When I was a new, inexperienced comic approximately two thousand years ago, I met an older, veteran comic named Steve, who gave me some priceless advice.
Steve said: “Whenever you get onstage, no matter what your position is in the hierarchy of talent that night — no matter if you’re the emcee, the warm-up act, or the middle act — the moment you step on that stage, always act as if you’re the headliner. Always act as if everyone in that audience has come just to see YOU.”
Why? Because once you step out onto that stage, you are responsible for your performance. You owe it to you, and to the audience, to give it your best effort. To give your best effort, you have to act from the top of your game. So you need to approach this moment from a position of total confidence.
After all, if you’re not the greatest singer or performer, those shortcomings will soon become clear to everyone. But don’t make things worse by selling yourself short. Believe me: there will always be plenty of people to notice your flaws without you helping them!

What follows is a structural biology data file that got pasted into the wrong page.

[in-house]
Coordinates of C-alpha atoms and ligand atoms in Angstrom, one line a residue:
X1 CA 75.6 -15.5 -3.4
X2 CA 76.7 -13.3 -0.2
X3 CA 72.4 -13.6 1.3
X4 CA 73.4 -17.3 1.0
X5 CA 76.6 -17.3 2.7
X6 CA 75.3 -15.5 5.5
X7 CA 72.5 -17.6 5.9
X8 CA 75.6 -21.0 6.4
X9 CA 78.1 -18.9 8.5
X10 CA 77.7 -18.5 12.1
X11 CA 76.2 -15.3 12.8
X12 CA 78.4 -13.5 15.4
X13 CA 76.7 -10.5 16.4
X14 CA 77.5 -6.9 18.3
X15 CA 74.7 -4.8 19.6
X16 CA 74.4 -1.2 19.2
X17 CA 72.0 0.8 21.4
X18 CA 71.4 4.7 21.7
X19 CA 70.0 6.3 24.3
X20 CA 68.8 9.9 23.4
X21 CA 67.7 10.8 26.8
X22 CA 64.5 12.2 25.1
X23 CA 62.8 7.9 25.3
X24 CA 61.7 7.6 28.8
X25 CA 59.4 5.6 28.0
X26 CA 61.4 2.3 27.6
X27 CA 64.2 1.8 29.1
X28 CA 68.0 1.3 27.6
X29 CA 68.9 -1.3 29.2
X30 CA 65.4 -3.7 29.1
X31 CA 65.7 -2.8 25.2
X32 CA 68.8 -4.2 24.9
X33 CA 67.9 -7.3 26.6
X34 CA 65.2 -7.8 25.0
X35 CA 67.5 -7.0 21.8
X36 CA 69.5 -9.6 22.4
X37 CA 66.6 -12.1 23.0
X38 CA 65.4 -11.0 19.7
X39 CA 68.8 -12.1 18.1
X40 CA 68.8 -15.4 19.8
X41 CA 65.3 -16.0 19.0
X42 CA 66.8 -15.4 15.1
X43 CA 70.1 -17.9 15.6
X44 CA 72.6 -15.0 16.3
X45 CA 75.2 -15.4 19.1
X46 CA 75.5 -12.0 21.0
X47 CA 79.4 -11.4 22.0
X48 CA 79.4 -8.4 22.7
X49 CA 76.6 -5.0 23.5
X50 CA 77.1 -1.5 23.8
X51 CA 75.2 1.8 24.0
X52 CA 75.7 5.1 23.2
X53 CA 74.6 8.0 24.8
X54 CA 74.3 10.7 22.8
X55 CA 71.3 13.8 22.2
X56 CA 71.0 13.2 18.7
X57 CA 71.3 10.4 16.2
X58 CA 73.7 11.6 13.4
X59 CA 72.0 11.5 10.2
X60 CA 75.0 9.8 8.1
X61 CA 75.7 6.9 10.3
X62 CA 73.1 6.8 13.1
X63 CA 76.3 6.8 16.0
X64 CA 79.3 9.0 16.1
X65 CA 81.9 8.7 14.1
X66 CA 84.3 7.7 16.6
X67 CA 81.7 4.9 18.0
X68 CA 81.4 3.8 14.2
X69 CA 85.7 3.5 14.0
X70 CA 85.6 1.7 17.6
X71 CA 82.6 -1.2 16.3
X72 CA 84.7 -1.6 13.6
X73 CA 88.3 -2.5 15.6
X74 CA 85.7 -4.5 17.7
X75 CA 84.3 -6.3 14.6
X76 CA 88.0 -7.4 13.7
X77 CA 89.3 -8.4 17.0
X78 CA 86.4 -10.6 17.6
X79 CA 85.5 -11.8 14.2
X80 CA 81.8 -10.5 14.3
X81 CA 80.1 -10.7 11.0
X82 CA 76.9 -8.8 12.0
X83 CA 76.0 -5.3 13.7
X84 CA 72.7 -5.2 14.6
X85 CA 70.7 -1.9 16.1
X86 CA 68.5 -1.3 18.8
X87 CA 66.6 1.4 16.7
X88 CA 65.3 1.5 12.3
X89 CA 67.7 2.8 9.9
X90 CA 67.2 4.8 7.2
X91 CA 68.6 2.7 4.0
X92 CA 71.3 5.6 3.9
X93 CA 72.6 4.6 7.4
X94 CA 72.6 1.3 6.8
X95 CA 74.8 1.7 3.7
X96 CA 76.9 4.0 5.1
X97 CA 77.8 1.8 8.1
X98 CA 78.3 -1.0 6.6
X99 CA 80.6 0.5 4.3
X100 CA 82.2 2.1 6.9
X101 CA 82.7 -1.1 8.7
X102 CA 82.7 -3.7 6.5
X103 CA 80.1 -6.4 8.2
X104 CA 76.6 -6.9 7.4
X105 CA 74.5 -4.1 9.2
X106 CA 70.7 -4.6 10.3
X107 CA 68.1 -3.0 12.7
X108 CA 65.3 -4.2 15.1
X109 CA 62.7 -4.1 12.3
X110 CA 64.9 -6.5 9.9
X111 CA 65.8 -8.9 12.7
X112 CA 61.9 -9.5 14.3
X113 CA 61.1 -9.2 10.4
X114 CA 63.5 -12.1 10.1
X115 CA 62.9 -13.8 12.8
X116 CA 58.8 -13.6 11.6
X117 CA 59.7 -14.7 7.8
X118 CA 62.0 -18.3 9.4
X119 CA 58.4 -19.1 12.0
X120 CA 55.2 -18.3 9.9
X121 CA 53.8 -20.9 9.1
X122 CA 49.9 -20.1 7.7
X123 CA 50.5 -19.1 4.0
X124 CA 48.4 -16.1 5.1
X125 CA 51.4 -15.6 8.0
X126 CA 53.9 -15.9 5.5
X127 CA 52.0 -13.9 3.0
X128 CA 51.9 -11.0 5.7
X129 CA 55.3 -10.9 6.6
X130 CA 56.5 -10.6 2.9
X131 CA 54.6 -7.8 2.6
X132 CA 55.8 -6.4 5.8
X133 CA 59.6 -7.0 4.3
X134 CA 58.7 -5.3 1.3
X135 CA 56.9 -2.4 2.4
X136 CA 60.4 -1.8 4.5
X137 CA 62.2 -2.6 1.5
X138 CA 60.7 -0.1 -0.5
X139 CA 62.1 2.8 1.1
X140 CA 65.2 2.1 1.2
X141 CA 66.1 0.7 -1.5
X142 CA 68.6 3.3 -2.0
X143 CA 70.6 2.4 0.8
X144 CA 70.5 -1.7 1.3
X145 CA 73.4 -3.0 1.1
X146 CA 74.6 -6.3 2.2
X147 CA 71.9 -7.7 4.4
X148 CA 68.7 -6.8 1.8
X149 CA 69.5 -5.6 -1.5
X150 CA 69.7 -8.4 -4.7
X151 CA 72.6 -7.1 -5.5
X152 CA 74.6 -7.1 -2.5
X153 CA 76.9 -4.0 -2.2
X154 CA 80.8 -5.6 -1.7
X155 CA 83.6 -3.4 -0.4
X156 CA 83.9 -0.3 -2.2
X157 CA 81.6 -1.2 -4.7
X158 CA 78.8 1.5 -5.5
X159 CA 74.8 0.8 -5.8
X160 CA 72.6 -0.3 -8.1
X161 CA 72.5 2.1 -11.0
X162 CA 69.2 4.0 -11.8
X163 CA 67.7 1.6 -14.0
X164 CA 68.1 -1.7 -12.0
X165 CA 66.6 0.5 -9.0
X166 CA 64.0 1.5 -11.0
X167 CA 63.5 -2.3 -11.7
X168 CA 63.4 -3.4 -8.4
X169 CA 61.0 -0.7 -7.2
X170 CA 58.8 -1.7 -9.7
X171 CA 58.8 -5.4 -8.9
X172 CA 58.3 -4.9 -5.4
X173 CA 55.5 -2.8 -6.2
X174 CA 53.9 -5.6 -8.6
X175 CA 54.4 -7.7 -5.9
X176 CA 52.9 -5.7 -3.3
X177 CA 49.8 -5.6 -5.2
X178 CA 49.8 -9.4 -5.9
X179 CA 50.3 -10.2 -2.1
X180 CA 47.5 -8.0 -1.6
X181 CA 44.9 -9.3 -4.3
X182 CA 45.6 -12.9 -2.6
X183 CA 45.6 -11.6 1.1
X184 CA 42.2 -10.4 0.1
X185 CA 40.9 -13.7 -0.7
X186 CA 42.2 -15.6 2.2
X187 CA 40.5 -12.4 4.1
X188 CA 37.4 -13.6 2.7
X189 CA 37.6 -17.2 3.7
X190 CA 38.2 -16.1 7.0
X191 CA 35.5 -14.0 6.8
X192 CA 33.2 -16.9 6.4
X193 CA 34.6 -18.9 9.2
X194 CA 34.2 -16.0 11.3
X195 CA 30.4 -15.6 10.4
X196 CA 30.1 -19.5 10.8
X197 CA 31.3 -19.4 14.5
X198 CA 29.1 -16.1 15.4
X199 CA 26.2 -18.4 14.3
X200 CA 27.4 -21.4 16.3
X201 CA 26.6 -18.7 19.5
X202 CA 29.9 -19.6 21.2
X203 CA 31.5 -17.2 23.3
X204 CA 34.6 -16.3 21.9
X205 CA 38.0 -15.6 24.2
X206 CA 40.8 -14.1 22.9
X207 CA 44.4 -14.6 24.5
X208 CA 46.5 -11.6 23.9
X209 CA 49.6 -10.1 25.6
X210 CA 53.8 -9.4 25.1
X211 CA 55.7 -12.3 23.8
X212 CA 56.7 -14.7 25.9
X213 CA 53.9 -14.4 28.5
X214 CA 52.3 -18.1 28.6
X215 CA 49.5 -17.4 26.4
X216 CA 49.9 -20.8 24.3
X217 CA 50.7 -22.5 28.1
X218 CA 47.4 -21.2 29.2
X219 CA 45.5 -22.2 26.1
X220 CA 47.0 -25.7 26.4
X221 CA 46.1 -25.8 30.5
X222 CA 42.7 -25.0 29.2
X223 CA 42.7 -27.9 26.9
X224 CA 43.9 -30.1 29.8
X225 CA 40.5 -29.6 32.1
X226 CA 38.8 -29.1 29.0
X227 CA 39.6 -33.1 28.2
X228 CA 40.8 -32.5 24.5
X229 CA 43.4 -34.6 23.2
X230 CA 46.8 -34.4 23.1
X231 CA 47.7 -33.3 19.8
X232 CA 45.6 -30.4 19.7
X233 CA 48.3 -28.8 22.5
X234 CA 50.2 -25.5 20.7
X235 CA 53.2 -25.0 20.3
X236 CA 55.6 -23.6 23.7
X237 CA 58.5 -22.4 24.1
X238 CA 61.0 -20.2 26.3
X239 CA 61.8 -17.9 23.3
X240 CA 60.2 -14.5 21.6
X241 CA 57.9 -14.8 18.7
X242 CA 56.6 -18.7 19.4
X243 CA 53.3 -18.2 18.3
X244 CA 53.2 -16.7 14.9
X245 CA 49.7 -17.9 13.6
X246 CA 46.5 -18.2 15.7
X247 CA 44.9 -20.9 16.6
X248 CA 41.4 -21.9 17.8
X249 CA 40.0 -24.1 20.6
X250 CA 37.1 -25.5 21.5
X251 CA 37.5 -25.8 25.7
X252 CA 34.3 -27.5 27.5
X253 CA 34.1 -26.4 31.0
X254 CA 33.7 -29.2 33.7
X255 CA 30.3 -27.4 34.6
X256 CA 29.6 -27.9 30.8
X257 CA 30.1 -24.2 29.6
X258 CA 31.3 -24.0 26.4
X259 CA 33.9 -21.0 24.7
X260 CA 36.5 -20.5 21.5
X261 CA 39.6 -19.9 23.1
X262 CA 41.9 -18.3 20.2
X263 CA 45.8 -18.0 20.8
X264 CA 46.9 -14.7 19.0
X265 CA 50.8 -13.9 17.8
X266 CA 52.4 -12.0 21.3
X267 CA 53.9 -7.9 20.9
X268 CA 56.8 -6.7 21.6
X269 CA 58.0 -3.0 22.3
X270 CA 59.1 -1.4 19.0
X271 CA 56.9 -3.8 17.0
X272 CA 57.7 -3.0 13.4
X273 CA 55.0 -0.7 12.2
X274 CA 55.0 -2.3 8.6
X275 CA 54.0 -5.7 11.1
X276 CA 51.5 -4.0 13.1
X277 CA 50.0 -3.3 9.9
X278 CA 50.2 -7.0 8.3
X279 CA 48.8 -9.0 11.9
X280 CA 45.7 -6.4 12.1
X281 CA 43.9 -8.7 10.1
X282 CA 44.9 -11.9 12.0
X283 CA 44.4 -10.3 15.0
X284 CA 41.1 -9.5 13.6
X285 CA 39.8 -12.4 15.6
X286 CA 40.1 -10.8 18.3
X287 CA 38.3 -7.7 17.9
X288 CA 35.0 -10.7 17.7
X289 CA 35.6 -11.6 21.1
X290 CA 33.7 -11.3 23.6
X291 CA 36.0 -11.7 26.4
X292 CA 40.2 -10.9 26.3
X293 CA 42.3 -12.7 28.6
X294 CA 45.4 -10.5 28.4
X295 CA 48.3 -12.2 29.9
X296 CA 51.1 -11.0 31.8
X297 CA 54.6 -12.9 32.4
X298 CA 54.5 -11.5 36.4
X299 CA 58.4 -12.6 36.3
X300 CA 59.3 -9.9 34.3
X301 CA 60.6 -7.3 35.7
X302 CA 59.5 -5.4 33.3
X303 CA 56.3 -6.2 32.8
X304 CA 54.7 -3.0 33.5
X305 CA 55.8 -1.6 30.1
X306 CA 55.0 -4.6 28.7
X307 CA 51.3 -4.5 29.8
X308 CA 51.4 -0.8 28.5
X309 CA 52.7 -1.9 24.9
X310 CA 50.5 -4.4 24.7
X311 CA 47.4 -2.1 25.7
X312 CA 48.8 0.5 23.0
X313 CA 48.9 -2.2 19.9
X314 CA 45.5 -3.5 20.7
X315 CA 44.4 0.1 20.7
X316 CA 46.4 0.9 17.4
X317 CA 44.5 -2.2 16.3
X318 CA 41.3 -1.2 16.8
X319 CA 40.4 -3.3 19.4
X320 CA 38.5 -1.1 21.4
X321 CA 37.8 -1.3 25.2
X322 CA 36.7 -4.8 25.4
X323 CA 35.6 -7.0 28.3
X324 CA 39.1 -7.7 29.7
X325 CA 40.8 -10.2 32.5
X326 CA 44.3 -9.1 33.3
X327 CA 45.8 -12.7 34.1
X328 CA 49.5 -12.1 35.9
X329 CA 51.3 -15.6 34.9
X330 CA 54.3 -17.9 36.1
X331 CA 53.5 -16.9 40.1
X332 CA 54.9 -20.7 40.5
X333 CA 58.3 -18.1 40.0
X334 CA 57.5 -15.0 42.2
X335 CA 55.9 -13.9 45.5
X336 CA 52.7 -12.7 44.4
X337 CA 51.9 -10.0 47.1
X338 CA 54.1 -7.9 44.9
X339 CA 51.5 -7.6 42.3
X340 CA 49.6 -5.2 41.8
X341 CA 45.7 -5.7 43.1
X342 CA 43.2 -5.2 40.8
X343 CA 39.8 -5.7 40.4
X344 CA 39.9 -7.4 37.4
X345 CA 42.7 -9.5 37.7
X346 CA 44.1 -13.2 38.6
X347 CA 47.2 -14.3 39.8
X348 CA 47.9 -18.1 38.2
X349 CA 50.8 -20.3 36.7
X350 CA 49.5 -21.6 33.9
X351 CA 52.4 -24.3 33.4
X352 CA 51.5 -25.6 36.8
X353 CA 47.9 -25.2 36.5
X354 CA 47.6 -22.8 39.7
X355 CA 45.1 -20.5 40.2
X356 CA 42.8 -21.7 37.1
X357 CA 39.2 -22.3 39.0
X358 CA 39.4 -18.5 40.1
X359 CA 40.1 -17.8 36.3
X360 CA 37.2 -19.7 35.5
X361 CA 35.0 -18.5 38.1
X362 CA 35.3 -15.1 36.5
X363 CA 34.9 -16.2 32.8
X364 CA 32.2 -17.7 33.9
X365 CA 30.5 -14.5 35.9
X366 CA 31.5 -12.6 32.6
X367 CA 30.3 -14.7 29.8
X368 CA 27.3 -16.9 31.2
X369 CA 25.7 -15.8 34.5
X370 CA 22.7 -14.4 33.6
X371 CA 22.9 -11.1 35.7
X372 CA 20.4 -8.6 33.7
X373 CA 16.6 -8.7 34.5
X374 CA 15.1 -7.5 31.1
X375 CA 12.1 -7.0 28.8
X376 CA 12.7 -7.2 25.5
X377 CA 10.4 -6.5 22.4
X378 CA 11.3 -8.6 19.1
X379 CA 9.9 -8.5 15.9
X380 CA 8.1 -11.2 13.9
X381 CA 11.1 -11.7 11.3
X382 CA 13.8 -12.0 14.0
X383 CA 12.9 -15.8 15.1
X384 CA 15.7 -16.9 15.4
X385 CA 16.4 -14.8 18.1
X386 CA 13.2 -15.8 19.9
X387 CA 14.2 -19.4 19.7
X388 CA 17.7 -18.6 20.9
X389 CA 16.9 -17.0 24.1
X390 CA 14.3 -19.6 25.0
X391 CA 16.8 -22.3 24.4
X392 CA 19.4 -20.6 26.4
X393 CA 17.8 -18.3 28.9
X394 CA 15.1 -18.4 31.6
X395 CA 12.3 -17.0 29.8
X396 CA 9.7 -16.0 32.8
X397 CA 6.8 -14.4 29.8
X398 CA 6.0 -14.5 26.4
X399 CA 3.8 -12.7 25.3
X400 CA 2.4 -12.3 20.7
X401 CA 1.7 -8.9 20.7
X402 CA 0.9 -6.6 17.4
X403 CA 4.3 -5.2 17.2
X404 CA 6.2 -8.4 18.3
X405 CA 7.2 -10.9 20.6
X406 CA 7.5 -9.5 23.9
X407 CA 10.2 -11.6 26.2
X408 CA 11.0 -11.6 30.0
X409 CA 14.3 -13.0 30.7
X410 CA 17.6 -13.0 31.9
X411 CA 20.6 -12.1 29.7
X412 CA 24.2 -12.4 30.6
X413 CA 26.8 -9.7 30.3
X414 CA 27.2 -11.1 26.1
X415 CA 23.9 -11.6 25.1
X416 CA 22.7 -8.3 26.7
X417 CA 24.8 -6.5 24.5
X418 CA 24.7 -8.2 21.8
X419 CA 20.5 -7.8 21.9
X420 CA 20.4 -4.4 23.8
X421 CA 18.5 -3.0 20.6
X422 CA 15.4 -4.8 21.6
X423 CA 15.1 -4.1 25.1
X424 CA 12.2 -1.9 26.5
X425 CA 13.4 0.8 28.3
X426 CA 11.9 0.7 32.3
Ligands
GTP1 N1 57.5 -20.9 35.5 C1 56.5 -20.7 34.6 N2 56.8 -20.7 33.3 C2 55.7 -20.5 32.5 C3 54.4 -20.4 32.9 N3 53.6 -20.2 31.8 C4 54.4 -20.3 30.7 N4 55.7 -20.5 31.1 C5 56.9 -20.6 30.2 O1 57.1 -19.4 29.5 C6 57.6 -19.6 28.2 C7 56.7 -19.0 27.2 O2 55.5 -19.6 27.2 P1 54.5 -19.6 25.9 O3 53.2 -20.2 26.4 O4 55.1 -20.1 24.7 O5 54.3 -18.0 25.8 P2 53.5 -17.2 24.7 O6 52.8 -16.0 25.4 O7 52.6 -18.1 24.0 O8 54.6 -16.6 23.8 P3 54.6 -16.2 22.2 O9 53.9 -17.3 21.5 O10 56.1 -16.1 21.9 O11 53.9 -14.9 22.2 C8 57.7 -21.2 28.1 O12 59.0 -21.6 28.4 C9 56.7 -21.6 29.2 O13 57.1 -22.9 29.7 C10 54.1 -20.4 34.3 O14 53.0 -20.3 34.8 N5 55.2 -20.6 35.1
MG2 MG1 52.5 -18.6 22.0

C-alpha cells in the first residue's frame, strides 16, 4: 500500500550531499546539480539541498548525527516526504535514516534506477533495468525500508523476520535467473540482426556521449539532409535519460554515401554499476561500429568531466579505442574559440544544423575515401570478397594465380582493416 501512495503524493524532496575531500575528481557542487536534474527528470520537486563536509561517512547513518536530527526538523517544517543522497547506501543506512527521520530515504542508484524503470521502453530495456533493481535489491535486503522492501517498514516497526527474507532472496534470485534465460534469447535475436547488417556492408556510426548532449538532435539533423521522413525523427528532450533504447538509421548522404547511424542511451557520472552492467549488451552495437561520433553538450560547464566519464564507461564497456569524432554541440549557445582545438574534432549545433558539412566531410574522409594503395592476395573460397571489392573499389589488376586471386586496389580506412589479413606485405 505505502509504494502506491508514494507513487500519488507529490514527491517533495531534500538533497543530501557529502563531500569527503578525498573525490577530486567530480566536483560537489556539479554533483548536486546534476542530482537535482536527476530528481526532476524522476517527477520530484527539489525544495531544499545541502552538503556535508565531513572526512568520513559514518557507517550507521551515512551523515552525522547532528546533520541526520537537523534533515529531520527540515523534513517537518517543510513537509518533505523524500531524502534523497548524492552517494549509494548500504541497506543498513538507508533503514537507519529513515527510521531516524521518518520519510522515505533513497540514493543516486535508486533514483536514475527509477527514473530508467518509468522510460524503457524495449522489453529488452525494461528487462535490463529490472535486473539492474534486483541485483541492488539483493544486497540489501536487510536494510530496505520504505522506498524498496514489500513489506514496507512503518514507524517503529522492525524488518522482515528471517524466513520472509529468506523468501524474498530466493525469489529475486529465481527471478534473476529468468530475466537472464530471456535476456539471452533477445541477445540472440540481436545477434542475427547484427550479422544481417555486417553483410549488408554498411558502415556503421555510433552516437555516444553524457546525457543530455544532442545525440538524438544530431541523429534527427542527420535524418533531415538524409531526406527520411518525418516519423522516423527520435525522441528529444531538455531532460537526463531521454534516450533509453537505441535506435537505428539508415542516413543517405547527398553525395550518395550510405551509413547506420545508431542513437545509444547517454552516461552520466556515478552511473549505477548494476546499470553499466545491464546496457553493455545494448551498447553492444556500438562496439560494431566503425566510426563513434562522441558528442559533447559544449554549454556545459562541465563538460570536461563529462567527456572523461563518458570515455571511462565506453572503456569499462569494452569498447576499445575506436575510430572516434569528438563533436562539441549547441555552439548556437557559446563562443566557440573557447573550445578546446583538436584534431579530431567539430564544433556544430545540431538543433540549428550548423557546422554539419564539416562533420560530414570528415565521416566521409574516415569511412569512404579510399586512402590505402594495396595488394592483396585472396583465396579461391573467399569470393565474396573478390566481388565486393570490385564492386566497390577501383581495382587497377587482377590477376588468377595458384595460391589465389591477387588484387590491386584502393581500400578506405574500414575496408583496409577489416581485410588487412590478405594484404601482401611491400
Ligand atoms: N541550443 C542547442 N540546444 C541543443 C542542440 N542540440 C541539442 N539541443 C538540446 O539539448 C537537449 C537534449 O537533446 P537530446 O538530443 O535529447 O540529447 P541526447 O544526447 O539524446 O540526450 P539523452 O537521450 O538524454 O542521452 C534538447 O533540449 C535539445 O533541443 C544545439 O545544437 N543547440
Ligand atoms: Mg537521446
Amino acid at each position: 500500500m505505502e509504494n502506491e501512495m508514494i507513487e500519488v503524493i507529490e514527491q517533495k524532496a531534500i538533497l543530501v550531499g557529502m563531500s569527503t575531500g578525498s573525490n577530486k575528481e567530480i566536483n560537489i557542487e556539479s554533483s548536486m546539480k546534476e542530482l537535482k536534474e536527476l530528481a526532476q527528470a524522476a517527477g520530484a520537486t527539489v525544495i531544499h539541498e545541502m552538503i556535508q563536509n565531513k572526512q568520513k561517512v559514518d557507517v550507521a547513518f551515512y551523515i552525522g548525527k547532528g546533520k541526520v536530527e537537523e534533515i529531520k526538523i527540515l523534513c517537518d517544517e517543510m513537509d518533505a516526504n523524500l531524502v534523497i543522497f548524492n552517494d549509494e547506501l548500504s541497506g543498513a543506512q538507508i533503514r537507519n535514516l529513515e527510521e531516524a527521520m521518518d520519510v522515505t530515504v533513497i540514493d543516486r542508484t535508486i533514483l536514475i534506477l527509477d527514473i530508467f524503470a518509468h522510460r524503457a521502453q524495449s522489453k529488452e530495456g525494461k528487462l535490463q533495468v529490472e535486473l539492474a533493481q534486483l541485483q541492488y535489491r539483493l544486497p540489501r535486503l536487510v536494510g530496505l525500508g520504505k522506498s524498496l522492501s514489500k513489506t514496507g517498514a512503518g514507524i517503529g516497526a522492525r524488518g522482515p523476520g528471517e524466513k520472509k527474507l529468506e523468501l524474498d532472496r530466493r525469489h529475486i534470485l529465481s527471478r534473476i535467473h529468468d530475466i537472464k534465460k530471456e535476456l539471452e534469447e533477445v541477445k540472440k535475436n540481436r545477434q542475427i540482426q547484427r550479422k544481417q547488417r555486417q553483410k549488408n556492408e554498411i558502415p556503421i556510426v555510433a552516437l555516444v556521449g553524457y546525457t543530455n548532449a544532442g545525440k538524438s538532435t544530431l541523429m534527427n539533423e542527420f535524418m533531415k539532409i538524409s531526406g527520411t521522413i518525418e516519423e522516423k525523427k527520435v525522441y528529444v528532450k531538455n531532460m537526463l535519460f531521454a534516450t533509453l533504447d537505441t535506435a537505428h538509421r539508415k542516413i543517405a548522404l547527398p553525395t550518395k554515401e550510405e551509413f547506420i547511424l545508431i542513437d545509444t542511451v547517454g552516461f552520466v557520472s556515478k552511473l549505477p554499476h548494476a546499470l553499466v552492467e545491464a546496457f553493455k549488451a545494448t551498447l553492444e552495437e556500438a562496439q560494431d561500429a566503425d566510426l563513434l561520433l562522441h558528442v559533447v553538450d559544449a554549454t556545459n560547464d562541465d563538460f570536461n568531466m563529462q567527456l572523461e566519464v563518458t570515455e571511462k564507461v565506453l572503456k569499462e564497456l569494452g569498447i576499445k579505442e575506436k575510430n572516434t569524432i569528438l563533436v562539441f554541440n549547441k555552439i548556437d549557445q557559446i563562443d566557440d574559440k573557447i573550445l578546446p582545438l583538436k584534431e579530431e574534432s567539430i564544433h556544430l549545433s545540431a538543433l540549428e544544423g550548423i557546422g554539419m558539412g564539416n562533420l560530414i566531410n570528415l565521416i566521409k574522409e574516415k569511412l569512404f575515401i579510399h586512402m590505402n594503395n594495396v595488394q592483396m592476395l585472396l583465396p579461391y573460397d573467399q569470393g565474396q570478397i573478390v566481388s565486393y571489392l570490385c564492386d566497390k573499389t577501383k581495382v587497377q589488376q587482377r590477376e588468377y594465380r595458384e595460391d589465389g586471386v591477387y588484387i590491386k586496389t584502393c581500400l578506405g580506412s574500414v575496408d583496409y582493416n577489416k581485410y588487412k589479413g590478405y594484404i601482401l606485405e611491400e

Besides, it’s actually irritating to watch people who act like they themselves don’t believe they deserve to be onstage. My first thought is, “Then why the hell did you get up there in the first place? To manipulate us into feeling sorry for you? Get outta here!”
The fact is, it’s amazing how easy it is to trick an audience into believing you’re better than you really are. Show the audience that you have total self-confidence on your part. Make them believe in it… even if you really have none! Do a little acting practice. Act like you’re the best one that night. Act like the stage is your home, and the audience is your guest. Then see what happens.
Believe me: even if you stink, you’ll get a much better response than if you behave as if you know that you stink.